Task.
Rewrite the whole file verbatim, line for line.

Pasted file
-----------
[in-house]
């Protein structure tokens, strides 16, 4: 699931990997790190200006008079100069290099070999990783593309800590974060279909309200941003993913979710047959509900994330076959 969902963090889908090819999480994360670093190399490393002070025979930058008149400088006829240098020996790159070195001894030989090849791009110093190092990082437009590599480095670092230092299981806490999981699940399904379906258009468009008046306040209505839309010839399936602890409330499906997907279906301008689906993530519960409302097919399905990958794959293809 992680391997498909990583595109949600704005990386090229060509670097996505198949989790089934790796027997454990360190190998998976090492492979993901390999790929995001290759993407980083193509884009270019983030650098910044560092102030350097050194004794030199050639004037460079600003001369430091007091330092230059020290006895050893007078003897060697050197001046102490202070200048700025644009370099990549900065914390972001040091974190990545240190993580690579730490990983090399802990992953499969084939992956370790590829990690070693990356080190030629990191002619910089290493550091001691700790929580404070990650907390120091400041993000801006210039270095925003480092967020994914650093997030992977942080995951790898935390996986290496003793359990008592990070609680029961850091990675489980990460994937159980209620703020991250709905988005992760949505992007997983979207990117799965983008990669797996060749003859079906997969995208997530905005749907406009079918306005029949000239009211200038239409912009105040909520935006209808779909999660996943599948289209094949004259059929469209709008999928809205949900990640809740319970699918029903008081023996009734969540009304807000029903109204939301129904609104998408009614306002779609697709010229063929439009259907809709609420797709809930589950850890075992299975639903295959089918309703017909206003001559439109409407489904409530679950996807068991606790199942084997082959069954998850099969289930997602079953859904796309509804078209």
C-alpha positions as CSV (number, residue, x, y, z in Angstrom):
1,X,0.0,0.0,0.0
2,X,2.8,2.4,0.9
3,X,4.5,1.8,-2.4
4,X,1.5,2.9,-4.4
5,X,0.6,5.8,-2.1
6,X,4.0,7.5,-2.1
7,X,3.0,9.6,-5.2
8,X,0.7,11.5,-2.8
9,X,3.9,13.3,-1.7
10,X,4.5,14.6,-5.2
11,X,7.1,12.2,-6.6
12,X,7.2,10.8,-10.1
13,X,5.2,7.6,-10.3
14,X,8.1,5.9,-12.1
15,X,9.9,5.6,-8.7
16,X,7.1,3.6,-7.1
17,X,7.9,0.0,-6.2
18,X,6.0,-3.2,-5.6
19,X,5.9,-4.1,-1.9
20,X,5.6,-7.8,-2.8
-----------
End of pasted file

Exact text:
[in-house]
């Protein structure tokens, strides 16, 4: 699931990997790190200006008079100069290099070999990783593309800590974060279909309200941003993913979710047959509900994330076959 969902963090889908090819999480994360670093190399490393002070025979930058008149400088006829240098020996790159070195001894030989090849791009110093190092990082437009590599480095670092230092299981806490999981699940399904379906258009468009008046306040209505839309010839399936602890409330499906997907279906301008689906993530519960409302097919399905990958794959293809 992680391997498909990583595109949600704005990386090229060509670097996505198949989790089934790796027997454990360190190998998976090492492979993901390999790929995001290759993407980083193509884009270019983030650098910044560092102030350097050194004794030199050639004037460079600003001369430091007091330092230059020290006895050893007078003897060697050197001046102490202070200048700025644009370099990549900065914390972001040091974190990545240190993580690579730490990983090399802990992953499969084939992956370790590829990690070693990356080190030629990191002619910089290493550091001691700790929580404070990650907390120091400041993000801006210039270095925003480092967020994914650093997030992977942080995951790898935390996986290496003793359990008592990070609680029961850091990675489980990460994937159980209620703020991250709905988005992760949505992007997983979207990117799965983008990669797996060749003859079906997969995208997530905005749907406009079918306005029949000239009211200038239409912009105040909520935006209808779909999660996943599948289209094949004259059929469209709008999928809205949900990640809740319970699918029903008081023996009734969540009304807000029903109204939301129904609104998408009614306002779609697709010229063929439009259907809709609420797709809930589950850890075992299975639903295959089918309703017909206003001559439109409407489904409530679950996807068991606790199942084997082959069954998850099969289930997602079953859904796309509804078209």
C-alpha positions as CSV (number, residue, x, y, z in Angstrom):
1,X,0.0,0.0,0.0
2,X,2.8,2.4,0.9
3,X,4.5,1.8,-2.4
4,X,1.5,2.9,-4.4
5,X,0.6,5.8,-2.1
6,X,4.0,7.5,-2.1
7,X,3.0,9.6,-5.2
8,X,0.7,11.5,-2.8
9,X,3.9,13.3,-1.7
10,X,4.5,14.6,-5.2
11,X,7.1,12.2,-6.6
12,X,7.2,10.8,-10.1
13,X,5.2,7.6,-10.3
14,X,8.1,5.9,-12.1
15,X,9.9,5.6,-8.7
16,X,7.1,3.6,-7.1
17,X,7.9,0.0,-6.2
18,X,6.0,-3.2,-5.6
19,X,5.9,-4.1,-1.9
20,X,5.6,-7.8,-2.8